Other than the absurd quantity of prosecco in the world, it's production method also differs from champagne. It is much less time-consuming and labor intensive, translating into much lower costs to the consumer. It is made by the tank method (or charmat method), where secondary fermentation takes place in large stainless steel tanks. Once complete, the wine is filtered and bottled under pressure. Because of this process, there is no extended contact with the dead yeast cells, preserving the very bright, aromatic, and fruity qualities of the glera grape. Many cheaper sparkling wines made in the US use this method as well--think Cooks and André. Sekt in Germany is also made using the tank method. A slight variation on the tank method is used to make Moscato d'Asti. The must is chilled in stainless steel tanks until ready to use. When ready, the tanks are heated and sugar and yeast are added. Fermentation starts but then is stopped prematurely to retain a greater amount of residual sugar. The result is a sweet, low-alcohol wine, with much lower pressure than prosecco, cava, or champagne.

There are a couple of other methods used to make a wine sparkling, which are variations on the traditional method, but I won't go into those here. The cheapest method of all is to literally inject CO2 into the wine, although I cannot recommend you buy these wines. You'd be better off using your soda stream...which I also don't recommend. Traditional method sparkling wine, from Champagne or otherwise, along with wines using the tank method are enough to start your foray into bubbles. If you're feeling adventurous, pét nats are the way to go, although you could also try Australia's specialty--sparkling shiraz. Tasmania's cool climate has also recently been discovered as a great opportunity to make sparkling wine.


Recommendations


Whether you start with the traditional or the innovative, it's a great time to drink sparkling wine. And don't just save it for special occasions. Monday or Tuesday night works just as well. Bubbly tends to be very versatile with food, and with so many styles available, there is always a great sparkling wine to go with what's for dinner. Here are just a few recommendations to get you started:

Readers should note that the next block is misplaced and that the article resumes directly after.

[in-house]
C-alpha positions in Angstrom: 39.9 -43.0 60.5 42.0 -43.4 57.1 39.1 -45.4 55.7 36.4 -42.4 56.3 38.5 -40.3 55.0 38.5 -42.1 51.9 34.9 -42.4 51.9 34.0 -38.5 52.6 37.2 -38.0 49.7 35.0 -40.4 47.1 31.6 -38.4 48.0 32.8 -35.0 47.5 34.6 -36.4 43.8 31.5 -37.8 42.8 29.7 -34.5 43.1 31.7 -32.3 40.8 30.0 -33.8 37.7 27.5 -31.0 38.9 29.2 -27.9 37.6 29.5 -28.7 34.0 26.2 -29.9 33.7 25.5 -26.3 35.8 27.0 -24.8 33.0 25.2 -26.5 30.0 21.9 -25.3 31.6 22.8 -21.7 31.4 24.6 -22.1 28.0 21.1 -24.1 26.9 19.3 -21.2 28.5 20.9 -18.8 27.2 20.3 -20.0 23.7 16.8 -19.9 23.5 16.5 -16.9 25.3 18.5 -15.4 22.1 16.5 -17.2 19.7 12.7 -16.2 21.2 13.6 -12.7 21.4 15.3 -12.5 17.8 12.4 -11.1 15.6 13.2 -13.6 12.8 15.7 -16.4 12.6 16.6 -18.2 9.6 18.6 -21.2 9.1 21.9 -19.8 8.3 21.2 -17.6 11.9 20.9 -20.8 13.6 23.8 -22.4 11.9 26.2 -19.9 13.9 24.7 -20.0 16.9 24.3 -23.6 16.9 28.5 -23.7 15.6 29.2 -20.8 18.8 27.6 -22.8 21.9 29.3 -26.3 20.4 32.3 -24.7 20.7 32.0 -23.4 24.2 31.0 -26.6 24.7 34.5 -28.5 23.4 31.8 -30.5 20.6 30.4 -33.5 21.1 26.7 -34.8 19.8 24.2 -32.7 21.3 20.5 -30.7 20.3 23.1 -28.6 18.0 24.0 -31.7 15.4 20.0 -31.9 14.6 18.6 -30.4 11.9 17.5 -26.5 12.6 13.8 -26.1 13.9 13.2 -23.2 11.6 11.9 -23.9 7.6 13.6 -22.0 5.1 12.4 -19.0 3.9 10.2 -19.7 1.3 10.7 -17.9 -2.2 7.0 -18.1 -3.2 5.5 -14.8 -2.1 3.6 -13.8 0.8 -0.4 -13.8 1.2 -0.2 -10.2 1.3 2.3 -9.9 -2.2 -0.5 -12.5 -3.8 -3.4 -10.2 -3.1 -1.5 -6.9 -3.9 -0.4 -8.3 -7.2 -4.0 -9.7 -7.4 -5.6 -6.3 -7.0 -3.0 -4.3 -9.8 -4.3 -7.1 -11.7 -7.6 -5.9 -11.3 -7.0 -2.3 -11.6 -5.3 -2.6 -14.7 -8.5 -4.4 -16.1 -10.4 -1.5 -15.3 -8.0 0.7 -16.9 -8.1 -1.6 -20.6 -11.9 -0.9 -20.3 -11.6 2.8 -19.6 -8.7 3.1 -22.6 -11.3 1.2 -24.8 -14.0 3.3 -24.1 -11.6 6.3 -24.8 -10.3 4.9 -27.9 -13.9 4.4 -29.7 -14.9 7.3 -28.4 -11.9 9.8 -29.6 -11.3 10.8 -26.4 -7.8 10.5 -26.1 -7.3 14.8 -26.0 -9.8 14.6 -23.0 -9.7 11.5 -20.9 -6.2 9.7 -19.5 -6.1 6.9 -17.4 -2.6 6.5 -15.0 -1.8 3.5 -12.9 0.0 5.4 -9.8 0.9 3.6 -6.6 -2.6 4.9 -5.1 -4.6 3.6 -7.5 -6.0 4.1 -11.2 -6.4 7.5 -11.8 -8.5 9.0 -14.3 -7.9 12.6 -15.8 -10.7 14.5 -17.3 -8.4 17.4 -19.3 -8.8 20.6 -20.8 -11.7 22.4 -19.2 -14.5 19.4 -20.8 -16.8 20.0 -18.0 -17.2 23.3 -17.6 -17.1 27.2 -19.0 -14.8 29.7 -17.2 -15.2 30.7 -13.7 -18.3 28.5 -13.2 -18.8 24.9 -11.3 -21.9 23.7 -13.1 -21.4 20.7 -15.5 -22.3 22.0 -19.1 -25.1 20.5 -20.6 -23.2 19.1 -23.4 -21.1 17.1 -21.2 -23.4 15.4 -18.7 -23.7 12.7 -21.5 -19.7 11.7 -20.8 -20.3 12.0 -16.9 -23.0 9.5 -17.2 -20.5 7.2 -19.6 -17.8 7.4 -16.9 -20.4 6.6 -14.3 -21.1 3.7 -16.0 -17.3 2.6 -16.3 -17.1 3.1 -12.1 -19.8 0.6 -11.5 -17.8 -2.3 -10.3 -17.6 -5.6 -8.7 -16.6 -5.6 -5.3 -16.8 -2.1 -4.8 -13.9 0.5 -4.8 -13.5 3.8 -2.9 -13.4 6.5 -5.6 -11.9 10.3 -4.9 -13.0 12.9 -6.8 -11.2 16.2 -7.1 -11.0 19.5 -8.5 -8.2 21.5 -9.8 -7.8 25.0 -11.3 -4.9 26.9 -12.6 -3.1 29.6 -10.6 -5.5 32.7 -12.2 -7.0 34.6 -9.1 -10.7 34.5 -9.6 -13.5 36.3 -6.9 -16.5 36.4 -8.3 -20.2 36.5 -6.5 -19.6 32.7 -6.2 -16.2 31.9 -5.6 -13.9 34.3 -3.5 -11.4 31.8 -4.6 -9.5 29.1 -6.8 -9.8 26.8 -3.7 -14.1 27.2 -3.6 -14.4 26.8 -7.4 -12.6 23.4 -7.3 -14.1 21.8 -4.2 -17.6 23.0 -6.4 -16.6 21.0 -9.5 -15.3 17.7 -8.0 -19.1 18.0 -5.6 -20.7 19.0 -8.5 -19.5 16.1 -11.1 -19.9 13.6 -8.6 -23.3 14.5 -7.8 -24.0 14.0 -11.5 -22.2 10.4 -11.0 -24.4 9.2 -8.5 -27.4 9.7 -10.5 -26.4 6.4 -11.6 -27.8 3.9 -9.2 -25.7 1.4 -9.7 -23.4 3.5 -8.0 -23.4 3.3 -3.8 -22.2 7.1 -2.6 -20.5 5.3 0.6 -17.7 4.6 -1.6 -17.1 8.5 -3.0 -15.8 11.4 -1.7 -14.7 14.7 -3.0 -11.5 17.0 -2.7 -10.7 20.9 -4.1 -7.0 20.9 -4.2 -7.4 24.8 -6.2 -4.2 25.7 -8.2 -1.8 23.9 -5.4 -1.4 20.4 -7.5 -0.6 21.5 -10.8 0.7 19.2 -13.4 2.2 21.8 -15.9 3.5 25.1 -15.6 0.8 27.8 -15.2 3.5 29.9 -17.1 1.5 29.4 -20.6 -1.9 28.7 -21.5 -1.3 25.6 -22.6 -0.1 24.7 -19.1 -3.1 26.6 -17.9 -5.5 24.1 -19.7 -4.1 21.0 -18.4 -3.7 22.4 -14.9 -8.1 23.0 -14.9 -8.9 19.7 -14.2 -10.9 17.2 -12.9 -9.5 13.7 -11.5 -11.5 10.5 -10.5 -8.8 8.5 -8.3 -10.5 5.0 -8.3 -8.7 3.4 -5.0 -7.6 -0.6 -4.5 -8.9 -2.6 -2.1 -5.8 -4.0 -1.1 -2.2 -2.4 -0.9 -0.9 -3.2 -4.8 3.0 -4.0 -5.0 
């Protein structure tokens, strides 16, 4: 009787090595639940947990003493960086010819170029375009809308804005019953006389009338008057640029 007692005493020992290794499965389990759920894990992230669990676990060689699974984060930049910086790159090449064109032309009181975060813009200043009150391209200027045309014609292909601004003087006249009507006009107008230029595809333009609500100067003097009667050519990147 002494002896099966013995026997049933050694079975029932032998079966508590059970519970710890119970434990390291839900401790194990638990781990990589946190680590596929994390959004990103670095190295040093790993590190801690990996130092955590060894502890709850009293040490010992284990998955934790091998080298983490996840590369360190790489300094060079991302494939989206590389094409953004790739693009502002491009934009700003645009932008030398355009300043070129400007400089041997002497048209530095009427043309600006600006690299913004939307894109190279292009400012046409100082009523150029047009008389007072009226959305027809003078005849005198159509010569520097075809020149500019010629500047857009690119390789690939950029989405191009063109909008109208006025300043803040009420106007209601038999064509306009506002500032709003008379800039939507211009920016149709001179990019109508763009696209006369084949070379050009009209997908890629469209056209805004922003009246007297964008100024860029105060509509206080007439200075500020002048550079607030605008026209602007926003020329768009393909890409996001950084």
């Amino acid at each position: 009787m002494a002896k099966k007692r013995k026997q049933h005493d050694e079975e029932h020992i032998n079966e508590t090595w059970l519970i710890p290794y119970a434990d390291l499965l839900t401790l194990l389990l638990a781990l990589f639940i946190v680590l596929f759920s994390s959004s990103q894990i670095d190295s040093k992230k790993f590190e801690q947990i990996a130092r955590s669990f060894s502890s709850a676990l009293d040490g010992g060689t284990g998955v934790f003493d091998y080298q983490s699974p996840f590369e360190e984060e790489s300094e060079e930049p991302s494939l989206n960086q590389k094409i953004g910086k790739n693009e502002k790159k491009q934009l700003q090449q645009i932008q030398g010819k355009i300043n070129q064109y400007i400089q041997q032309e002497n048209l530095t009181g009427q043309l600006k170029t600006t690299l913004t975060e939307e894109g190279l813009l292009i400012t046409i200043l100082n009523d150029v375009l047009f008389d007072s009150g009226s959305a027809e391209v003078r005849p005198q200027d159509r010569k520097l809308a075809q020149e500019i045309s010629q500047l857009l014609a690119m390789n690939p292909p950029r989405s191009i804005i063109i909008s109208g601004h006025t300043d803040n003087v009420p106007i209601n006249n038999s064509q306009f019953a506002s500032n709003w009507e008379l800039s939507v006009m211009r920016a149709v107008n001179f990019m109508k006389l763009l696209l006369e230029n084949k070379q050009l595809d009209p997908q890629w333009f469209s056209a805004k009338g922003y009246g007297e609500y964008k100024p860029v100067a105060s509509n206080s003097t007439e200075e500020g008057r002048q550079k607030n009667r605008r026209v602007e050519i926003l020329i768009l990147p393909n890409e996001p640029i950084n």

Pol Roger Brut Réserve $56--With a nice balance between fruity, floral, and yeasty aromas this is a go-to champagne. Great as an apéritif or with a simple roast chicken.


Adami Adriano Bosco di Gica DOCG Valdobbiadene Superiore $18-This prosecco from the region's heartland has typical flavors of green apple and lemon, but Adami leaves the wine in tank on its lees for three months, giving the slightest impression of sourdough bread. At 10g/l, this is a brut. It also goes well as an aperitivo (as the Italians call it), or think Italian pasta and seafood dishes like shrimp scampi with spaghetti or linguine alle vongole (linguine with clams).


Chandon Brut Rosé California $20-While Chandon's regular Brut is just good in my opinion, their rosé is very good. It has more intensity and complexity of flavors. Strawberry, watermelon, peach, and raspberry are balanced by notes of toast and biscuit. Salmon or prosciutto di Parma would be good companions to this wine.


Carboniste 2020 Albariño Extra Brut $30-Carboniste is doing some pretty cool stuff with sparkling wine. Not technically a pét nat, but they do seal this wine with a crown cap. Looking to highlight California's unique terroirs rather than simply imitate Champagne, they've chosen to create a sparkling albariño, and the result is delicious. Crisp, yet fruity, with notes of peach, melon, and wet stone. I'll be enjoying it with a simple shrimp cocktail, although if you're feeling adventurous, try it with octopus, which is depicted on the label.